On Linux* OS: After unpacking the Intel® Trace Collector archive in a folder of your choice read the file relnotes.txt for information on how to install Intel® Trace Collector.
On Microsoft Windows* OS: run the installation file setup.exe and follow the instructions given in the installation wizard.
Traces of just one process can be generated with the libVTcs library, which allows the generation of executables that work without MPI.
Linking is accomplished by adding libVTcs.a (VTcs.lib on Microsoft* Windows* OS) and the libraries it needs to the link line:
The checking addresses two different concerns:
Finding programming mistakes in the application that need to be fixed by the application developer. These include potential portability problems and violations of the MPI standard which do not immediately cause problems, but might when switching to different hardware or a different MPI implementation.
gettimeofday is the default timer on Linux* OS with _ftime being the equivalent on Microsoft* Windows* OS. Its API limits the clock resolution to 1μs, but depending on which timer the OS actually uses the clock resolution may be much lower (_ftime usually shows a resolution of only 1 millisecond). It is implemented as a system call; therefore it has a higher overhead than other timers.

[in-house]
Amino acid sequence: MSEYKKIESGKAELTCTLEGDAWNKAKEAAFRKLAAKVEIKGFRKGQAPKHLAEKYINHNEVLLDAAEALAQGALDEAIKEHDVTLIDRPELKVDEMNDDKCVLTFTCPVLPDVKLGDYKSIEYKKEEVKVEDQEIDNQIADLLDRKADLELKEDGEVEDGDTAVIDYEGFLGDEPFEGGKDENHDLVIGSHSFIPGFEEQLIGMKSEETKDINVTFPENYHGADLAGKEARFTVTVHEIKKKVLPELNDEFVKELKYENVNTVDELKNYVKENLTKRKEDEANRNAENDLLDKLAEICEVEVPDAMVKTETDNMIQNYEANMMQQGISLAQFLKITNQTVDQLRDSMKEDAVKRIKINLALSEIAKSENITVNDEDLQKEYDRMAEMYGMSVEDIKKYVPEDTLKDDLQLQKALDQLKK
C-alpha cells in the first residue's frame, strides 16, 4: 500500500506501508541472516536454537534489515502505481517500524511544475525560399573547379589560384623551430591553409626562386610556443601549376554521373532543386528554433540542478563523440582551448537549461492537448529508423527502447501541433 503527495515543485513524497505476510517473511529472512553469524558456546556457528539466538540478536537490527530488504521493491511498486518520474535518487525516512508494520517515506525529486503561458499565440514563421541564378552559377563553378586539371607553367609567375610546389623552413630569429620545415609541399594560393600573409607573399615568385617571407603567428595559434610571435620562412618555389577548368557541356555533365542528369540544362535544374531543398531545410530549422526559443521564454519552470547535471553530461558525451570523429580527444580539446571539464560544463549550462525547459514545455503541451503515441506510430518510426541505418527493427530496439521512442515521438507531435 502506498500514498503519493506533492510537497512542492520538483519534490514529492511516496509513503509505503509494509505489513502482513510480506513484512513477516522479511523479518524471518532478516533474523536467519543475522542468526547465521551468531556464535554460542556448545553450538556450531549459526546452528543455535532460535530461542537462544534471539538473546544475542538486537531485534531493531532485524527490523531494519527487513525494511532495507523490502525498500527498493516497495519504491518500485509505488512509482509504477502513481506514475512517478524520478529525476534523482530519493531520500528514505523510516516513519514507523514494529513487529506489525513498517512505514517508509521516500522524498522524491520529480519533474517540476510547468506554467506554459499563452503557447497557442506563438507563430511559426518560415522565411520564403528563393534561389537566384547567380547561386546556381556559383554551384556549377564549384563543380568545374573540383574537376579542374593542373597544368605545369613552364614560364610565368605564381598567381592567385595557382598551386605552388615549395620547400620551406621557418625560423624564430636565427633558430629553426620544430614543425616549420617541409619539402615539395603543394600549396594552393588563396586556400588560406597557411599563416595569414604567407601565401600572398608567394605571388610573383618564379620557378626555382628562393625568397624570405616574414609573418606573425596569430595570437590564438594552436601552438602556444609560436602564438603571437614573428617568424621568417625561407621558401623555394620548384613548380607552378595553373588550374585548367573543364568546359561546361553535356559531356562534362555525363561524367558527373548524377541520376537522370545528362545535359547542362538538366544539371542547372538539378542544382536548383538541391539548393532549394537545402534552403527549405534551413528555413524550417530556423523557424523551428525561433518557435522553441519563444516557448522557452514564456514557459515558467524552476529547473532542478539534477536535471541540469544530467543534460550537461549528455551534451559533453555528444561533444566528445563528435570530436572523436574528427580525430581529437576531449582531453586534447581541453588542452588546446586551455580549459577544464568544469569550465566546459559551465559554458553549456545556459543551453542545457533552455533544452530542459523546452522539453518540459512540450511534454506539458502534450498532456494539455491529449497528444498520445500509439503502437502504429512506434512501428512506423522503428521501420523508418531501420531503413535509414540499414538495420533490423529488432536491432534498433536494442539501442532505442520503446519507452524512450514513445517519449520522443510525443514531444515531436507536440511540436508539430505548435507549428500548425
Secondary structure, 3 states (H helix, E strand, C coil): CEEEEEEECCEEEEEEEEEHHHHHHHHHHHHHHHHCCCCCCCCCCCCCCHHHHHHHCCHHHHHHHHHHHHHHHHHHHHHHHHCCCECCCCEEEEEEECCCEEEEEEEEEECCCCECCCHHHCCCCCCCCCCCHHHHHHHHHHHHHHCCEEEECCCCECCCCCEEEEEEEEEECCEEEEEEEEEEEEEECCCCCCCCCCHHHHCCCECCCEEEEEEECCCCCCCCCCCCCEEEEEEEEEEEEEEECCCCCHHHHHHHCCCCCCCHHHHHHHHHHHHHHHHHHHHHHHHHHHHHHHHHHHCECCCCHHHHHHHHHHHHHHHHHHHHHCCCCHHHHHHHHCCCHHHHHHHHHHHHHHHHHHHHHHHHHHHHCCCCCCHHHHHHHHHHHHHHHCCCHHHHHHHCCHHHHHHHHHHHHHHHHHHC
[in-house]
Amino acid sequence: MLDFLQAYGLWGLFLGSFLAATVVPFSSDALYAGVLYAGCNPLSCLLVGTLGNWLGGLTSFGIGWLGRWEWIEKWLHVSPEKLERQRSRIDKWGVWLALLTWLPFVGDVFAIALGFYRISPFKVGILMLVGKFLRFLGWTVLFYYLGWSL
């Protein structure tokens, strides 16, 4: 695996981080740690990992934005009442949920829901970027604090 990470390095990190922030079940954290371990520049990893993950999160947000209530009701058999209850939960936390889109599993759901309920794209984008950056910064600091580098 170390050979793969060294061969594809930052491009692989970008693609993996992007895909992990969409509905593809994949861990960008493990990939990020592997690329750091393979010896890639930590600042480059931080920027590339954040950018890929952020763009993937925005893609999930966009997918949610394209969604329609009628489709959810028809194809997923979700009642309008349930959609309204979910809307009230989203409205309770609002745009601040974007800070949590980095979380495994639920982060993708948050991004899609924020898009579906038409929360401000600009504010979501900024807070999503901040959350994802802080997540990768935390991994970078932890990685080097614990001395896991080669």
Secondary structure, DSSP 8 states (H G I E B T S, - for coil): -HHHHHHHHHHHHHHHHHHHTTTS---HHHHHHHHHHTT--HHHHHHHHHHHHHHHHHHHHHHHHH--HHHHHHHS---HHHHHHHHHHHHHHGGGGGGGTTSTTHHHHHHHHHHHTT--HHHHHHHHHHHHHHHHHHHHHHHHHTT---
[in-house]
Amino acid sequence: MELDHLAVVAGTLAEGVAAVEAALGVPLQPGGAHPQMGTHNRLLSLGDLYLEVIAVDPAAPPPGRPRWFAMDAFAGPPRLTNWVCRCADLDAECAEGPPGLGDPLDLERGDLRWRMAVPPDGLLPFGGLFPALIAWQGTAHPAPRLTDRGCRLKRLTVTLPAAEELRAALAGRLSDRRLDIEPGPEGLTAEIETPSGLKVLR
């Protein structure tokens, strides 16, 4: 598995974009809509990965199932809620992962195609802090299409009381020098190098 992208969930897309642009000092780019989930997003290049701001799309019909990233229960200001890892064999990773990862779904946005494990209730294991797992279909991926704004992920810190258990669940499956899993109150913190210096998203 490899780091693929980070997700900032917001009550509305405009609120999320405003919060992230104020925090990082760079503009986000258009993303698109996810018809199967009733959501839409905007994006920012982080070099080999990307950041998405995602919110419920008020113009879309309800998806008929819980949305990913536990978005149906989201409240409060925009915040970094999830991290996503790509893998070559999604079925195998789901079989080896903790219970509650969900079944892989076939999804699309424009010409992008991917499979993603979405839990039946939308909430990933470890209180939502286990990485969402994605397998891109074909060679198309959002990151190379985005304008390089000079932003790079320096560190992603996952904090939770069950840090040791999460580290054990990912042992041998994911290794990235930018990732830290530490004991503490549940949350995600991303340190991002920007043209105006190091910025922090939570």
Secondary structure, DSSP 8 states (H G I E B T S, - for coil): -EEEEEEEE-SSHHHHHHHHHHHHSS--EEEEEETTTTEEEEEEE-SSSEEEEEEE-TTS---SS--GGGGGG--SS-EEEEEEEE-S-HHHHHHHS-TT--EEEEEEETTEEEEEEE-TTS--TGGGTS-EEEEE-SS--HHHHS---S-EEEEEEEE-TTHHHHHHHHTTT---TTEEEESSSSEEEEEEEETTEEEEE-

There are two examples using MPI as means of communication and process handling. But as they are not linked against the normal Intel® Trace Collector library, tracing of MPI has to be done with VT API calls.
--merge [<merged trace name>]
Merges the given raw trace.
When you use the --merge option with the --delete-raw-data option, such configuration deletes the given raw trace after merging.
Intel® Trace Collector is automatically initialized within the execution of the MPI_Init() routine. During the execution of the MPI_Finalize() routine, the trace data collected in memory or in temporary files is consolidated and written into the permanent trace file(s), and Intel® Trace Collector is terminated.